14.00 – 15.50 Panel Discussion – STPs, and ACS’s the re-emergence of planning?
15.50 – 16.00 Professor Stephen Peckham: Current PRUComm research programme
Posted in CCG, Commissioning, Competition & cooperation, Contracting, Deputy Director of PRUComm, Director of PRUComm, Public Health, Seminar, Stephen Peckham
Tagged alliance contracting, CCG, CCGs, co-commissioning, commissioning, Competition, Contracting, Cooperation, England, FYFV, GP, HSCA2012, new care model, new models of care, NHS, planning, policy, policy-making, primary care, PRUComm, Public Health, QOF, Quality, STP
In 2016 we reported our research on NHS commissioners’ and providers’ understandings and use the rules on competition, and our investigation of how commissioners used competitive and cooperative commissioning mechanisms at local level from 2013 to 2015. Since 2015, when the last phase of field work was undertaken, the legal framework governing the procurement of clinical services has not changed. The generally pro-competitive provisions of the Health and Social Care Act 2012 (HSCA 2012) remain in force. In addition, the Public Contracts Regulations 2015 (PCR 2015) came into force in April 2016 introducing further requirements in respect of competitive procurement. Despite no substantive changes in the legislation governing procurement processes, since 2015 there has been a considerable national policy shift towards cooperative methods of commissioning.
Firstly, the ‘Five Year Forward View’ (5YFV) published by the NHS England (NHSE) in October 2014 instigated a number of the New Models of Care (NMC) vanguard sites. Many of these involved the merger or at least closer cooperation of a range of NHS organisations. This view was reinforced by the national planning guidance issued in late 2015 (Delivering the Forward View: NHS Planning Guidance 2016/17-2020/21). This document stated that the NHS should concentrate on local, placed based planning to be achieved by cooperation between local stakeholders. The plans were to be called ‘Sustainability and Transformation Plans’, and the groups of organisations were named ‘Sustainability and Transformation Partnerships’ (STPs). These cooperative modes of coordination were regarded as the preferable (and in fact, mandated) method by which health services would be planned and commissioned. Lastly, the notion of Accountable Care Organisations (ACOs) or Systems (ACSs) was introduced in 2017. These were seen as natural successors to STPs under which NHS organisations would either merge formally or work in close cooperation. In the light of these policy developments there was a need to investigate the way in which local commissioners and providers managed the interplay between cooperation and competition in commissioning clinical services.
The aims of this stage of the field work remained the same as those of the initial study. The project aimed to investigate how commissioners in local health systems managed the interplay of competition and cooperation in their local health economies, looking at acute and community health services (CHS).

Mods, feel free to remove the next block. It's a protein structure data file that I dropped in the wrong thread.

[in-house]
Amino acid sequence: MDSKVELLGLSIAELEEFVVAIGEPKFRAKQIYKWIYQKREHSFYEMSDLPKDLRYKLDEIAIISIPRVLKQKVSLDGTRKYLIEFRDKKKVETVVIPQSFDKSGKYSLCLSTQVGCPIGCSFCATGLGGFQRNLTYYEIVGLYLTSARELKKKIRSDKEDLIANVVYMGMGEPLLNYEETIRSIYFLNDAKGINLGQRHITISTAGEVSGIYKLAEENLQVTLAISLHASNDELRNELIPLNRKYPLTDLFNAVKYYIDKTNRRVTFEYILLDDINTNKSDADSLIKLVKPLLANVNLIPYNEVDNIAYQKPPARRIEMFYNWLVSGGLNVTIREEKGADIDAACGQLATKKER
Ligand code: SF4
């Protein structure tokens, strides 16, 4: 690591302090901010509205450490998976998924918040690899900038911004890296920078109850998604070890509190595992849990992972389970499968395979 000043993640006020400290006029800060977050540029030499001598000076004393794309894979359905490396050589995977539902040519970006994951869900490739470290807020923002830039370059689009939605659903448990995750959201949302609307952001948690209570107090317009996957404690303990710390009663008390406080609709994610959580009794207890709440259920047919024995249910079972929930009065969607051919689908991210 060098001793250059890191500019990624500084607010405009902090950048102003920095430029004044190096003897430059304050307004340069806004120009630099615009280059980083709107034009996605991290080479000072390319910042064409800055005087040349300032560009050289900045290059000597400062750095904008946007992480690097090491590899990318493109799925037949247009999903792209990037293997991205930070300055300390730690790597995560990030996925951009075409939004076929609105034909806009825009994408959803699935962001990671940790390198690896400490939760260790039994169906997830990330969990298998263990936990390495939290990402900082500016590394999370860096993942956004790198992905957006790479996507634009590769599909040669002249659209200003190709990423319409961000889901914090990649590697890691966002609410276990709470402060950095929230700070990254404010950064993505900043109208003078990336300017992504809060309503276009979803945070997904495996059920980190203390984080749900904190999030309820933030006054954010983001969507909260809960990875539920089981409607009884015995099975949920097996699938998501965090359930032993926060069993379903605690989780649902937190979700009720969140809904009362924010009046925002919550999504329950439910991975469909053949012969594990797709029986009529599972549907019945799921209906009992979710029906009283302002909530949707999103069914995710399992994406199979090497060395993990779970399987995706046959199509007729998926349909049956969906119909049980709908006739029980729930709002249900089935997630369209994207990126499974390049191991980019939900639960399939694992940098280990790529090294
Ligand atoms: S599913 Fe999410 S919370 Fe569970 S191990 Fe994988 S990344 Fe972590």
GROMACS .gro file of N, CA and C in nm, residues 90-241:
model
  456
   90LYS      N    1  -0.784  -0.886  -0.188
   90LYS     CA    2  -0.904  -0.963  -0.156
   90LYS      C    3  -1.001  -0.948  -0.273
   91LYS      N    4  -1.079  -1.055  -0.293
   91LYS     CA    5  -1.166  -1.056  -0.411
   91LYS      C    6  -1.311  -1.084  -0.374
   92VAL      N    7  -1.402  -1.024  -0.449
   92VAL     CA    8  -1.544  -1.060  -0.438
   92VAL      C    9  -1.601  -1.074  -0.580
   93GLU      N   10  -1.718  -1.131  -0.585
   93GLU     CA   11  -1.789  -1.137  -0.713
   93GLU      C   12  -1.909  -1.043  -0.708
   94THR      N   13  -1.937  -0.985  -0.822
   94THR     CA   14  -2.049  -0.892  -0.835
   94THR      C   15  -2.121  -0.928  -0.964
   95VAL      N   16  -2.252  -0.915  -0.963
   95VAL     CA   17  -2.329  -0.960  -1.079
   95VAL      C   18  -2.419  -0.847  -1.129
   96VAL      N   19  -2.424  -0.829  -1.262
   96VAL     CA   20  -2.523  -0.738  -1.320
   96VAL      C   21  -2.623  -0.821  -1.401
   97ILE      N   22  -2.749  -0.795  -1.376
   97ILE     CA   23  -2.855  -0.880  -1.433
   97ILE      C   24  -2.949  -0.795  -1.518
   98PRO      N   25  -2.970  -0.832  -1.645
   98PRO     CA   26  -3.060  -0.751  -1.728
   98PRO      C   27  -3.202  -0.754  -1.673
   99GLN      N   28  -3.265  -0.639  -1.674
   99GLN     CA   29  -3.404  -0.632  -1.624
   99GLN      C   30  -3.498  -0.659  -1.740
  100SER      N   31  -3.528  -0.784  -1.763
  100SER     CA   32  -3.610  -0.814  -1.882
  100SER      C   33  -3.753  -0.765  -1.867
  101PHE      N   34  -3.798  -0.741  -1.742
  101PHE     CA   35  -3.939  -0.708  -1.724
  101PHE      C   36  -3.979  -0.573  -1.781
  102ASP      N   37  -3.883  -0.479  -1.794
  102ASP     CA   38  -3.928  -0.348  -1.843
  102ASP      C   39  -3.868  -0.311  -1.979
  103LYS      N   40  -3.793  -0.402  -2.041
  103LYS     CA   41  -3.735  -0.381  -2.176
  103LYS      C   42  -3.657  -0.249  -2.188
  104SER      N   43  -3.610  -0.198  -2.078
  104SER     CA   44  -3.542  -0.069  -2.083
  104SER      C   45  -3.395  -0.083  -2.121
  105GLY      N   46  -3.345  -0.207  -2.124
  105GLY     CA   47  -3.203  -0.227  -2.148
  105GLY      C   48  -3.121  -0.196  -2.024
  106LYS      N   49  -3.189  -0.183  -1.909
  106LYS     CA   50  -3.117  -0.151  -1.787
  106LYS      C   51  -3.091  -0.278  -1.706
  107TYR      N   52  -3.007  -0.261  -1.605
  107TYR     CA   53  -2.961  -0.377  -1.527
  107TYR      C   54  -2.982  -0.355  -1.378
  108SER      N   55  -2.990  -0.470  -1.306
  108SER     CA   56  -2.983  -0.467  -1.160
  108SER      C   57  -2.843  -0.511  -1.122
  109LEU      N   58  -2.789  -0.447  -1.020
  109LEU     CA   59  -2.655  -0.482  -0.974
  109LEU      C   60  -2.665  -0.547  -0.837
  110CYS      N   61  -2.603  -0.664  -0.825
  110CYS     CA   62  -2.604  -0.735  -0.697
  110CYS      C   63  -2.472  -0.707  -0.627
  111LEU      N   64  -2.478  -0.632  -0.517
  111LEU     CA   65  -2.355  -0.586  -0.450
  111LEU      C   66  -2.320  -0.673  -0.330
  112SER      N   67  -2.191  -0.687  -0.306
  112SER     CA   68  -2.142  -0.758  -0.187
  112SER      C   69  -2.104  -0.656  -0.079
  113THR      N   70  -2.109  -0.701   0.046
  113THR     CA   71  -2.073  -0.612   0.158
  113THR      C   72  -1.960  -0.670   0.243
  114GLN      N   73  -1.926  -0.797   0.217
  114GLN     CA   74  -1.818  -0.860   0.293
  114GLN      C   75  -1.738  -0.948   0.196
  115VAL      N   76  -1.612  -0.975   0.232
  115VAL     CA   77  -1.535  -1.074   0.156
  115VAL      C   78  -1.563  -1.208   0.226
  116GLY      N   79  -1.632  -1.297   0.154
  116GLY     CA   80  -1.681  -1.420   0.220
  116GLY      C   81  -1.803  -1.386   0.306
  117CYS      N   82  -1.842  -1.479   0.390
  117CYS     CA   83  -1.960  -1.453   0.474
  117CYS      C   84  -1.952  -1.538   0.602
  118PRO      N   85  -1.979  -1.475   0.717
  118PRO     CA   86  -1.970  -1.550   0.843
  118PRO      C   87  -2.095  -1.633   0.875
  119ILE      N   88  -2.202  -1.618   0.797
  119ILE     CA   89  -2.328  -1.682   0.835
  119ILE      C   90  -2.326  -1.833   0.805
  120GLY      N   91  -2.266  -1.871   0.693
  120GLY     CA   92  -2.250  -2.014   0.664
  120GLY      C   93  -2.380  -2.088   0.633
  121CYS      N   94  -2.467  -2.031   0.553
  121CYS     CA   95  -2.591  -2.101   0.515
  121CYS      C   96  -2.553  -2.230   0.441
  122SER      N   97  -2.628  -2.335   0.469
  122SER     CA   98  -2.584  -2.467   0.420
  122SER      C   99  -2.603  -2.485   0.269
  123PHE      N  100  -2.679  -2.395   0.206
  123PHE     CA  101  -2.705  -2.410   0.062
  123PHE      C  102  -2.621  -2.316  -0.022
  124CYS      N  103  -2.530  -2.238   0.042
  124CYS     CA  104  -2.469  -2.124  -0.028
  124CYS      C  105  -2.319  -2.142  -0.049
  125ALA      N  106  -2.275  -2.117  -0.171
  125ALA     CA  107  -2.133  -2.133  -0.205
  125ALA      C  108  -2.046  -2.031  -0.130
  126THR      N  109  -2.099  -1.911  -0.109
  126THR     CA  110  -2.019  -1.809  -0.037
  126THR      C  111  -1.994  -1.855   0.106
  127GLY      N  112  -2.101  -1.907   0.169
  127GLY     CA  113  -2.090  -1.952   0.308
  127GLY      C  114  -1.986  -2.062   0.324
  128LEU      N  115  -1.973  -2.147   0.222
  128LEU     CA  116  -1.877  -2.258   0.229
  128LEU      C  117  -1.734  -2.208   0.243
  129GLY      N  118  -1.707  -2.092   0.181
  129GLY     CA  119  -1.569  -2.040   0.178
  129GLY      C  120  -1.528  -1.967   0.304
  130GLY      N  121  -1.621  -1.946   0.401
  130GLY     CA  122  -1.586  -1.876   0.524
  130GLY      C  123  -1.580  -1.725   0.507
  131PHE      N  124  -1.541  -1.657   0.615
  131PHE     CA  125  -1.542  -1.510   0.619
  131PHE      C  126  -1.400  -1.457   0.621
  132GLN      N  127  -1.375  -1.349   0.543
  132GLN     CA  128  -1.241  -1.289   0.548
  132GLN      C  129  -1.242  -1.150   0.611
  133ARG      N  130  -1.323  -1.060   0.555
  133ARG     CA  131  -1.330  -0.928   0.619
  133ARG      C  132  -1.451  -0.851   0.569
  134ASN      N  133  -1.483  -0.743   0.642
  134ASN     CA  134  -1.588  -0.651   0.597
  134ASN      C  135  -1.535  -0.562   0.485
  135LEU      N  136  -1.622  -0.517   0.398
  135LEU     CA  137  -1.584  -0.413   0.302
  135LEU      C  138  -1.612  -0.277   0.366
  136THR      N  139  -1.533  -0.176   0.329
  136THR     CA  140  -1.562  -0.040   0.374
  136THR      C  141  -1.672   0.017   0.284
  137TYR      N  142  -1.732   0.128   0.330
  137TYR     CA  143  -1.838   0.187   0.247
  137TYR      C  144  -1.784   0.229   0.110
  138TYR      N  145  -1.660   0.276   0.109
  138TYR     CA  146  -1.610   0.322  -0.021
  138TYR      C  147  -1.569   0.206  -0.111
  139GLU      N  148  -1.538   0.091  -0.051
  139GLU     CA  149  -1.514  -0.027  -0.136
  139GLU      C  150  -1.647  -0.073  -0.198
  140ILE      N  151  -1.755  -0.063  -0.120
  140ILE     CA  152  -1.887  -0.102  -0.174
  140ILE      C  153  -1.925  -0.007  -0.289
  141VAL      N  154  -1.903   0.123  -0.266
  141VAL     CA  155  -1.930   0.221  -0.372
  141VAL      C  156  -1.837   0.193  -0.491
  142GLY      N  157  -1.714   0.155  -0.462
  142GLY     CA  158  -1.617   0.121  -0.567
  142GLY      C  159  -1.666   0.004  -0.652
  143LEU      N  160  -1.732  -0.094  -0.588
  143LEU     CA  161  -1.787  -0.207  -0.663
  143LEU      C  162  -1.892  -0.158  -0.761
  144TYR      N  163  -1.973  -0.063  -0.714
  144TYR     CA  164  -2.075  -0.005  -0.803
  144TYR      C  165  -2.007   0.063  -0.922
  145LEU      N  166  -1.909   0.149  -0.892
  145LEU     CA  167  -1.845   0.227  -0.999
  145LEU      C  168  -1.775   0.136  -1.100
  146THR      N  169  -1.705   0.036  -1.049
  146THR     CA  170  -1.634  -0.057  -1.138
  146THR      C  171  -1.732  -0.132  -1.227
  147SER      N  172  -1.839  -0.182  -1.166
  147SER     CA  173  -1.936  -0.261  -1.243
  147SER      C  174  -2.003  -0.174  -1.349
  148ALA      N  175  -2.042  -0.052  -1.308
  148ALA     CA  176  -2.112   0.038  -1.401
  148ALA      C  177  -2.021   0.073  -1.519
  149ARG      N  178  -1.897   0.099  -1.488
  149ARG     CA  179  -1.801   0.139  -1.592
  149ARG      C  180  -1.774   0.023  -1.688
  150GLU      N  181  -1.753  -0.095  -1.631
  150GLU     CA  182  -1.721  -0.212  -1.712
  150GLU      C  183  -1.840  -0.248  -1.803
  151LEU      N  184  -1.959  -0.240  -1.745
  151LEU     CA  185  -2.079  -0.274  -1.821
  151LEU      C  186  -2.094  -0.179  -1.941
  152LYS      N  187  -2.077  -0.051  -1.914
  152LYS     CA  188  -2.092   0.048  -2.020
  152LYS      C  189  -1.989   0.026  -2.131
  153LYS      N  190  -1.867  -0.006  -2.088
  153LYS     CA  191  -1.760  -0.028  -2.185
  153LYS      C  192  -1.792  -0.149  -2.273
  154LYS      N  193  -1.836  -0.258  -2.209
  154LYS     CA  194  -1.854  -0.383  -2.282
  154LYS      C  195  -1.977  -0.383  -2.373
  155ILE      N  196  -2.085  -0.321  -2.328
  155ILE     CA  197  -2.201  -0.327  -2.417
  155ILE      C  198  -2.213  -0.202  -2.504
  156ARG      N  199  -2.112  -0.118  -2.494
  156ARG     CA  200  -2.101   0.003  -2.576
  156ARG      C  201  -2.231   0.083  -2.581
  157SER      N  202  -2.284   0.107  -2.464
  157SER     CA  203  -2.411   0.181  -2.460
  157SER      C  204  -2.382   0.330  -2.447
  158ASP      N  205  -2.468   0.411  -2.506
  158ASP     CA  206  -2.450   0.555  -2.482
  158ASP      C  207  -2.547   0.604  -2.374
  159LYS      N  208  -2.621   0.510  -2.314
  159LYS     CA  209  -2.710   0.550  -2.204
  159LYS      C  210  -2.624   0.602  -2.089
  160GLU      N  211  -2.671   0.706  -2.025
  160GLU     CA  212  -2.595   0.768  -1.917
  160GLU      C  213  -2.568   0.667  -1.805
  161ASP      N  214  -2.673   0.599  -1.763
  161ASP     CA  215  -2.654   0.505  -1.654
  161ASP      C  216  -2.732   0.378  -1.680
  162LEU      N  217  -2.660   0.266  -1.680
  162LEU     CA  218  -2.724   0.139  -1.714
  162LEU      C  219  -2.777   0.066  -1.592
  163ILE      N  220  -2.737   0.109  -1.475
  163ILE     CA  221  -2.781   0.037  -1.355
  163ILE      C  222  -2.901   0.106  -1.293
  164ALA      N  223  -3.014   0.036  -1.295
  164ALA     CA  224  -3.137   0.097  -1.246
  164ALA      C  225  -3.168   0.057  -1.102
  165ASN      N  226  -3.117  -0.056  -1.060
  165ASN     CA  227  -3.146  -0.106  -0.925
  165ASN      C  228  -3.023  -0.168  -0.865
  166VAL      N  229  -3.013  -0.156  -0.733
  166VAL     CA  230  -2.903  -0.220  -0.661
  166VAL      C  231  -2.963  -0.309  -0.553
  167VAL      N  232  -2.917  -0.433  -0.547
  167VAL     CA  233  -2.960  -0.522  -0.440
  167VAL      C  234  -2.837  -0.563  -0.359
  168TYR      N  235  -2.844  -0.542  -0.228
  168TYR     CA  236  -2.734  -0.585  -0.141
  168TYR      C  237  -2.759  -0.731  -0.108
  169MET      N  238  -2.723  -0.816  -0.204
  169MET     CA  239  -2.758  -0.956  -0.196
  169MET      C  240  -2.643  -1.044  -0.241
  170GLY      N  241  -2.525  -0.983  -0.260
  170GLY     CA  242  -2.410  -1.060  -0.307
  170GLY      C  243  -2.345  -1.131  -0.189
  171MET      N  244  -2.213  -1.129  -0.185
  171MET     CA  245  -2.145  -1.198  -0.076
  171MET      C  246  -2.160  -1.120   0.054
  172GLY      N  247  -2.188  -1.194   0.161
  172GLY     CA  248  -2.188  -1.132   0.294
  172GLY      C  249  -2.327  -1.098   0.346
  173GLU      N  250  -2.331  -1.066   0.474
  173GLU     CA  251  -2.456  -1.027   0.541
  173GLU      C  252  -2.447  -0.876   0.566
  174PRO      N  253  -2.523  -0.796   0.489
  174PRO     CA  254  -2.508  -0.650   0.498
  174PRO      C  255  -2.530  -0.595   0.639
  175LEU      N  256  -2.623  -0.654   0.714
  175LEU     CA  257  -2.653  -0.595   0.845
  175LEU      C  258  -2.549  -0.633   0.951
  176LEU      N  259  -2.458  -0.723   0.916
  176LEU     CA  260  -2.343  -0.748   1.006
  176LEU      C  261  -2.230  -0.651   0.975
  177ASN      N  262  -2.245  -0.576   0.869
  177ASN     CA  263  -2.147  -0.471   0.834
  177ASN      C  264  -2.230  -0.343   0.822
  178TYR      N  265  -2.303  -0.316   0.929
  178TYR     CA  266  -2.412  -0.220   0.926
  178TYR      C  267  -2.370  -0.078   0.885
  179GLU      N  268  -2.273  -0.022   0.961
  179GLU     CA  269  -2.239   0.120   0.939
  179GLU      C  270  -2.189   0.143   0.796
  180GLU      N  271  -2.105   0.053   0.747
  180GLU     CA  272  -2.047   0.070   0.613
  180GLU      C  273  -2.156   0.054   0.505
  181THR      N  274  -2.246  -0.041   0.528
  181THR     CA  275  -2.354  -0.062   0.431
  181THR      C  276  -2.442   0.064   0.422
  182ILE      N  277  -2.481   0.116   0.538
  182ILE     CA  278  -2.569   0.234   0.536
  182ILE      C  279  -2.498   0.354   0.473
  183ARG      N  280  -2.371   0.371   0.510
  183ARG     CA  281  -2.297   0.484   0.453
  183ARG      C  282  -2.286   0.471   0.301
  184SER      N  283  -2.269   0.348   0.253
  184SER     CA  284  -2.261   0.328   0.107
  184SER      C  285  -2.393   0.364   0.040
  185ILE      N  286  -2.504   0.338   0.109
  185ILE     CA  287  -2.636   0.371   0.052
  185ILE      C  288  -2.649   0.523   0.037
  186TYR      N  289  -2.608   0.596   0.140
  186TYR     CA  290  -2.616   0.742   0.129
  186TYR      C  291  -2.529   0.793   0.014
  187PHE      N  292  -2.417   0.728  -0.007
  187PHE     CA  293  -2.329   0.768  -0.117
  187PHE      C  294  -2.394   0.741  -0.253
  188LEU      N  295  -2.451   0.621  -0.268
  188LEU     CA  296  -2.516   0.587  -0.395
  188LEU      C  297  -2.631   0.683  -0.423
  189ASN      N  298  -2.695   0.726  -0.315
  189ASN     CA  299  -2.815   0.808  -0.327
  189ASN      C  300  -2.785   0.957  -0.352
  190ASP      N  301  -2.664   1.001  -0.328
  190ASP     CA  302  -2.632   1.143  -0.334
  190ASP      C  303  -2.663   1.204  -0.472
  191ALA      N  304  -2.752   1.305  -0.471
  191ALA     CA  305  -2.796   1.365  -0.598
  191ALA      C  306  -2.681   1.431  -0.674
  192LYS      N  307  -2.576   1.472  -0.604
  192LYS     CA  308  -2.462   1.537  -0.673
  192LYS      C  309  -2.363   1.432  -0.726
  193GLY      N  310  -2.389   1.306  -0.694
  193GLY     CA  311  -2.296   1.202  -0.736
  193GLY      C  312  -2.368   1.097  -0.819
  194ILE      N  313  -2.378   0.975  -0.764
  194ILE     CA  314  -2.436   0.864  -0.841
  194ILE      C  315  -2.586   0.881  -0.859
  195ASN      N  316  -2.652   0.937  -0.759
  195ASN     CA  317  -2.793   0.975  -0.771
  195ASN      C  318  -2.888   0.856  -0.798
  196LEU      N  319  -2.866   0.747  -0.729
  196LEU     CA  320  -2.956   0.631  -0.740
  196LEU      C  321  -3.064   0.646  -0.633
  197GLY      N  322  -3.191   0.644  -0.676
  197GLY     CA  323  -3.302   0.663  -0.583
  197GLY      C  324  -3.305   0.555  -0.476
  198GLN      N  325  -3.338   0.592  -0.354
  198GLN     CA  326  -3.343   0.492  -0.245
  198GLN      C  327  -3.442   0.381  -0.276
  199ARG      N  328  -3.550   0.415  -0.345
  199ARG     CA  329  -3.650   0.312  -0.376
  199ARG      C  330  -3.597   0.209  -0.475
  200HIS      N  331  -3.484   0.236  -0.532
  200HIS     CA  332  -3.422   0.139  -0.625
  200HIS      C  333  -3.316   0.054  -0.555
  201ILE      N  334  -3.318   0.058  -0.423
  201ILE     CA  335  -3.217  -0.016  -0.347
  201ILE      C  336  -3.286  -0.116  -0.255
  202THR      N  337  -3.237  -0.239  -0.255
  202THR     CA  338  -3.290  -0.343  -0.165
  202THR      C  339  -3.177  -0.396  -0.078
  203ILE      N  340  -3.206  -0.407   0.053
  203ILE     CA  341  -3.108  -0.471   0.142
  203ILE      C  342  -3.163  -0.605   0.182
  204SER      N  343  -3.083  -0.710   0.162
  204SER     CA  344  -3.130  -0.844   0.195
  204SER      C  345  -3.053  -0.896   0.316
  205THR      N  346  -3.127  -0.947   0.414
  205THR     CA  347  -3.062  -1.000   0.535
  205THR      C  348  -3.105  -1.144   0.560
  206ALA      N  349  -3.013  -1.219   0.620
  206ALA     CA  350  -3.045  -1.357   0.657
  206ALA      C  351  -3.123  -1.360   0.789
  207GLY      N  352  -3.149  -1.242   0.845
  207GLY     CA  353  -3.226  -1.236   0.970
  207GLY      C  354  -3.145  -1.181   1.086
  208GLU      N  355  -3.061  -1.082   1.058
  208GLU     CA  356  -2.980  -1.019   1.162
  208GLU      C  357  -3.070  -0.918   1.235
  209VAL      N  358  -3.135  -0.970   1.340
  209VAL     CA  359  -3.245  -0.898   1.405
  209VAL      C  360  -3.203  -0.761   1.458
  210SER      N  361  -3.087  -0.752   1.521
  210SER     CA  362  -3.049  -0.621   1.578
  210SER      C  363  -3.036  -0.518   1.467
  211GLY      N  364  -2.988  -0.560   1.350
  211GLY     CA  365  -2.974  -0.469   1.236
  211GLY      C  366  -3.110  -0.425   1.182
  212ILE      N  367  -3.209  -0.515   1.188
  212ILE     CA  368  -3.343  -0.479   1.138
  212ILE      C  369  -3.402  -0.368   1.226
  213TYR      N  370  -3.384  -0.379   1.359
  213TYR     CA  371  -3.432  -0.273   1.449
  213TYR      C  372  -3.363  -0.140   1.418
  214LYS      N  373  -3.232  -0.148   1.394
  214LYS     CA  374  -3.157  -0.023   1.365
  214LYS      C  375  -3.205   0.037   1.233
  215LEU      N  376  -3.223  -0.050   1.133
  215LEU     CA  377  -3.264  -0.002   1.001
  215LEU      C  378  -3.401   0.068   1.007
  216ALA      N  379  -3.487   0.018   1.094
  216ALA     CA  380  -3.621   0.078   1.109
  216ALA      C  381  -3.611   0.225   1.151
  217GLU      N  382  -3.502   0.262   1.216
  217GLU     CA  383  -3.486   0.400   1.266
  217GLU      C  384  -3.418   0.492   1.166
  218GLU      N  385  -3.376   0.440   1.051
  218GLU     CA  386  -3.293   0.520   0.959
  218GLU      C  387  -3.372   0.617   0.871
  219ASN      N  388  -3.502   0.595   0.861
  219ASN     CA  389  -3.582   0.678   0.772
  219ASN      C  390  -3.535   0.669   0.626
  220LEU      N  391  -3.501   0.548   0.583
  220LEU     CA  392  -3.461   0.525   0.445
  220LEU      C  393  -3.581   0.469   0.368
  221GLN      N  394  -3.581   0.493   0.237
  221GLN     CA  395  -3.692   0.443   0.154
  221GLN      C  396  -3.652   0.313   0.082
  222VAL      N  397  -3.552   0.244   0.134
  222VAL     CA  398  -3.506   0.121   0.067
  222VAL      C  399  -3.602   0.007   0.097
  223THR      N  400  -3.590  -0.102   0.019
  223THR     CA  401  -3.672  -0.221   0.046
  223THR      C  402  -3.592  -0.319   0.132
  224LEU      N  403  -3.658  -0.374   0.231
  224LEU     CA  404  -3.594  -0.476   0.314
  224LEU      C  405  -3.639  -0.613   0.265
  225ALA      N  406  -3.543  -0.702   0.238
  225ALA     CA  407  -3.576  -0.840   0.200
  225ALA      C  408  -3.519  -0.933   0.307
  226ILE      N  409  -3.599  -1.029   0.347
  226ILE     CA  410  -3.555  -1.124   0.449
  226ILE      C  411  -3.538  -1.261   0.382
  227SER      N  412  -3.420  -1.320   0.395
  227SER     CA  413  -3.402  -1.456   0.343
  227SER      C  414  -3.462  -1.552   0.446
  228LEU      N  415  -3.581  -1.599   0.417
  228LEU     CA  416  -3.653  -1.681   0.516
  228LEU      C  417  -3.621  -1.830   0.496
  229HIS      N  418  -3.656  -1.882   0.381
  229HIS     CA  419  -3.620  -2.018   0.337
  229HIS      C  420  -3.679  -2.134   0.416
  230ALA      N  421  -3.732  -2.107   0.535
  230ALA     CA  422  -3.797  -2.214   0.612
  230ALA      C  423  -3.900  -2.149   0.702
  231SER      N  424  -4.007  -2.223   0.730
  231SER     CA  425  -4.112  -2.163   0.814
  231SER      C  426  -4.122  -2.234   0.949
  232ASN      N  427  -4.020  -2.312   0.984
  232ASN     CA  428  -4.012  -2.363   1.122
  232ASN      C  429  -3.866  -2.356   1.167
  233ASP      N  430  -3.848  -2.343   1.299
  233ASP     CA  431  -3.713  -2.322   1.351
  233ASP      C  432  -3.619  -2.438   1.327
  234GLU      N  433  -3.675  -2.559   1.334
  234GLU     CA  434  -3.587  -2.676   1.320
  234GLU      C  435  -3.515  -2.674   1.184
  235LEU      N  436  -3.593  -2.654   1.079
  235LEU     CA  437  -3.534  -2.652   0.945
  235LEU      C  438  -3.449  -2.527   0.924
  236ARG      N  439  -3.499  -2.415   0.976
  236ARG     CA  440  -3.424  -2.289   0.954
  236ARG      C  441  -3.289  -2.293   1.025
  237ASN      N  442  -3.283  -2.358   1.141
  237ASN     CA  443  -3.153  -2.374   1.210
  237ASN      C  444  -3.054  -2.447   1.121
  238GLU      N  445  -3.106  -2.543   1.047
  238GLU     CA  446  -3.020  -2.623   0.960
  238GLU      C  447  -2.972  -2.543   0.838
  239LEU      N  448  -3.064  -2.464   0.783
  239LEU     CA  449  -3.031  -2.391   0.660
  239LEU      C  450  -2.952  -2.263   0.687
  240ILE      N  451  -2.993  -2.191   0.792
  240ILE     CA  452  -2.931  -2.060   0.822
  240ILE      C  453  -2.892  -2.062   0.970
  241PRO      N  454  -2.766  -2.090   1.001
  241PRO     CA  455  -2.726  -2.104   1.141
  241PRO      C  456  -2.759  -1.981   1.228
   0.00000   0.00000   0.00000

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To find out if NHS culture is changing, our research investigated the views of managers about competition in the NHS after the enactment of the HSCA 2012 to examine the extent to which marketisation has become an internalised feature of NHS commissioning practices, and explore how far this is actually changing the NHS in any fundamental way. We found that managers remain committed to collaboration, but pockets of competitive thinking are present.
Read Pauline Allen’s blog on LSE Business Review>>
Objective The Health and Social Care Act 2012 (‘HSCA 2012’) introduced a new, statutory, form of regulation of competition into the National Health Service (NHS), while at the same time recognising that cooperation was necessary. NHS England’s policy document, The Five Year Forward View (‘5YFV’) of 2014 placed less emphasis on competition without altering the legislation. We explored how commissioners and providers understand the complex regulatory framework, and how they behave in relation to competition and cooperation.
Design We carried out detailed case studies in four clinical commissioning groups, using interviews and documentary analysis to explore the commissioners’ and providers’ understanding and experience of competition and cooperation.
Setting/participants We conducted 42 interviews with senior managers in commissioning organisations and senior managers in NHS and independent provider organisations (acute and community services).
Results Neither commissioners nor providers fully understand the regulatory regime in respect of competition in the NHS, and have not found that the regulatory authorities have provided adequate guidance. Despite the HSCA 2012 promoting competition, commissioners chose mainly to use collaborative strategies to effect major service reconfigurations, which is endorsed as a suitable approach by providers. Nevertheless, commissioners are using competitive tendering in respect of more peripheral services in order to improve quality of care and value for money.